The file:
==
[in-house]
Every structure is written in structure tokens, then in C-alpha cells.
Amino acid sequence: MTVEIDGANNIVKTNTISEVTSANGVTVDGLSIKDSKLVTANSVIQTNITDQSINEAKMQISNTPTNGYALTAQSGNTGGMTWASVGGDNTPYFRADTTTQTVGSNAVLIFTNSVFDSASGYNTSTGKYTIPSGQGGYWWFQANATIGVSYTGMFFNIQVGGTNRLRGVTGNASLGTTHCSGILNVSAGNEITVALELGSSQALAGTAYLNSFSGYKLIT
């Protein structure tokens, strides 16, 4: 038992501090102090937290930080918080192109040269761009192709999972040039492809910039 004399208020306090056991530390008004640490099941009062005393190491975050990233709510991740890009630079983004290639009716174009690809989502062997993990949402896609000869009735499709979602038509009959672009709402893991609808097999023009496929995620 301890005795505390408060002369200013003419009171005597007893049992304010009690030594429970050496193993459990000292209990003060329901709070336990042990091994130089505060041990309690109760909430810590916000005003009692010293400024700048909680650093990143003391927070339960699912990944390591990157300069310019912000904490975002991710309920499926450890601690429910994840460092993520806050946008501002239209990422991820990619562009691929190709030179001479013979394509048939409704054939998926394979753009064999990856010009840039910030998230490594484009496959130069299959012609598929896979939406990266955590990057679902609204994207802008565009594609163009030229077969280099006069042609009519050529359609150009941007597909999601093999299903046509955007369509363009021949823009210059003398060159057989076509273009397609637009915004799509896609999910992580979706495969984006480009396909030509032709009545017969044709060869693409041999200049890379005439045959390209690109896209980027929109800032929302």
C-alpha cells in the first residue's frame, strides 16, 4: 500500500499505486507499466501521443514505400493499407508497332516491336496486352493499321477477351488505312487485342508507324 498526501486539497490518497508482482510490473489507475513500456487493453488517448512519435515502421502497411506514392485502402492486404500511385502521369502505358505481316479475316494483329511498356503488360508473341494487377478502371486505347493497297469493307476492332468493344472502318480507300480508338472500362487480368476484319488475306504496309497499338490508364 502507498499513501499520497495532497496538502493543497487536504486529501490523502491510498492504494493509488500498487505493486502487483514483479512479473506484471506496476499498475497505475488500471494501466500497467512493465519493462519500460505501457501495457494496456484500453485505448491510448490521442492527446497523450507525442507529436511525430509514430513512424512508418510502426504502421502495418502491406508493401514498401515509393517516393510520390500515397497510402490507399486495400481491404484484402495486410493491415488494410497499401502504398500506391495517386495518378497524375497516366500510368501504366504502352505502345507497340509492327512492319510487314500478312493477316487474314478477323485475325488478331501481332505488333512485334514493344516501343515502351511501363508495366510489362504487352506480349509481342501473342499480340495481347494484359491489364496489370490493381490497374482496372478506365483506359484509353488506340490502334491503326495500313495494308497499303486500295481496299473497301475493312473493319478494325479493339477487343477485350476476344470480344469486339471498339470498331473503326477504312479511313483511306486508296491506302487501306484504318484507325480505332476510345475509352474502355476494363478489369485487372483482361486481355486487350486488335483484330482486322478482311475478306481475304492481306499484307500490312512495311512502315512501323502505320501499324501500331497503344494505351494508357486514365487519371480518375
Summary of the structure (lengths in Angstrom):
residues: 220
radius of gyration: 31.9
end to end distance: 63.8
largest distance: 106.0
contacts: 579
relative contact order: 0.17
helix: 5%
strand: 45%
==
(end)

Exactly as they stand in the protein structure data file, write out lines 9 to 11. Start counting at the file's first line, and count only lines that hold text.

end to end distance: 63.8
largest distance: 106.0
contacts: 579